XBIZ Miami Virtual Day 2: Building New Connections, Fostering Community

LOS ANGELES — Day Two of the first-ever virtual XBIZ Miami began with more speed networking and virtual lounge table-hopping and led into simultaneous Talent and Industry Tracks that explored progressive business leadership during a pandemic; delved into the latest legal challenges facing adult; offered career and financial advice; and gave male performers the spotlight to discuss how they connect with their gay fans.

Carrying forward XBIZ Miami Day One themes of paysite content shooting and monetization as well as the strategies needed for driving traffic today, Day Two’s Industry Track delved into a discussion of how to bill customers for adult content, products and services, honing in on “Billing 2020: New Trial Membership Regulations in Focus.”

It was a timely discussion for operators of premium sites, as remaining in compliance with 2020’s tangled web of ever-changing regulations is vital, with the latest paysite trial membership rules adding further complications.

Moderated by XBIZ’s Stephen Yagielowicz, the seasoned panel of billing experts included Cathy Beardsley of Segpay; Jonathan Corona of MobiusPay; Wendy Nelson from NETbilling; Jeffrey Adams from CCBill; Karen Campbell of OrbitalPay; and Luca Bizzotto of Alto Global Processing, each bringing a wealth of knowledge to the table.

Yagielowicz got the ball rolling by asking the panelists about a range of current hot topics impacting our industry in 2020 that adult merchants should become aware of.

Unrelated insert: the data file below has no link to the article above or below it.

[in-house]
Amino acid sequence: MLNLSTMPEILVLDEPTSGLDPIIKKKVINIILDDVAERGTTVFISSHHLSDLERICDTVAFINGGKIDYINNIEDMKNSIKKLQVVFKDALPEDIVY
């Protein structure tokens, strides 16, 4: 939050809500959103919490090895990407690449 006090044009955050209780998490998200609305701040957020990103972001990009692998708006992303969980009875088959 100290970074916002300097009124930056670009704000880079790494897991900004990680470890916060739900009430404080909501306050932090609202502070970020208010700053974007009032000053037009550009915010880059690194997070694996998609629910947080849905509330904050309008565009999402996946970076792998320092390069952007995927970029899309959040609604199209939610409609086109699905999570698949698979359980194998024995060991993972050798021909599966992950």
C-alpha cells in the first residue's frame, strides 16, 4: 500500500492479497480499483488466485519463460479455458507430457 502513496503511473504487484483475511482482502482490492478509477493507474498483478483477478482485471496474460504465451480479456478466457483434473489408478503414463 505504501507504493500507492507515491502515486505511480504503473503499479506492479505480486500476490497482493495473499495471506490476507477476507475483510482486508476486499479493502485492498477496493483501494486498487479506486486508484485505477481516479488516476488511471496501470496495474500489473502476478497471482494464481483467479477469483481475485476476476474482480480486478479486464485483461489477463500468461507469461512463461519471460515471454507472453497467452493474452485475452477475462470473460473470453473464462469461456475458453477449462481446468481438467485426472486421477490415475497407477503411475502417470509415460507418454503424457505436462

These topics went beyond Visa’s new rules regarding trial memberships to include Visa EU’s new registration fees; the WireCard insolvency; the rollout of PSD2 for Europe; the newest trends for ACH processing; cryptocurrency for adult transactions; PayPal’s continued reemergence on the adult scene and more.

Beardsley began by highlighting the WireCard story, when in June of this year, some two billion (that’s “two billion” with a “b”) dollars in assets was discovered missing from the company’s balance sheet. This shortfall has caused a renewed focus on due diligence by payment processors that will lead to an overall tightening of the billing space.

Adams agreed with Beardsley, noting the WireCard story will reverberate within the industry because the company was so huge and had such a diverse portfolio.

Next, Nelson drilled down on the panel’s primary topic, Visa’s new trial membership regulations that are bringing more transparency to the billing process. This includes having the customer acknowledge that they are signing up for a recurring transaction as well as requiring the addition of the word “trial” to the billing descriptor, while the inclusion of a toll-free customer support number in the descriptor has always been considered a best practice.

Bizzotto reassured the audience that there was little to worry about and said that this was Visa’s way of adding a few new requirements to its high-risk regulations to better police industries with high levels of consumer complaints.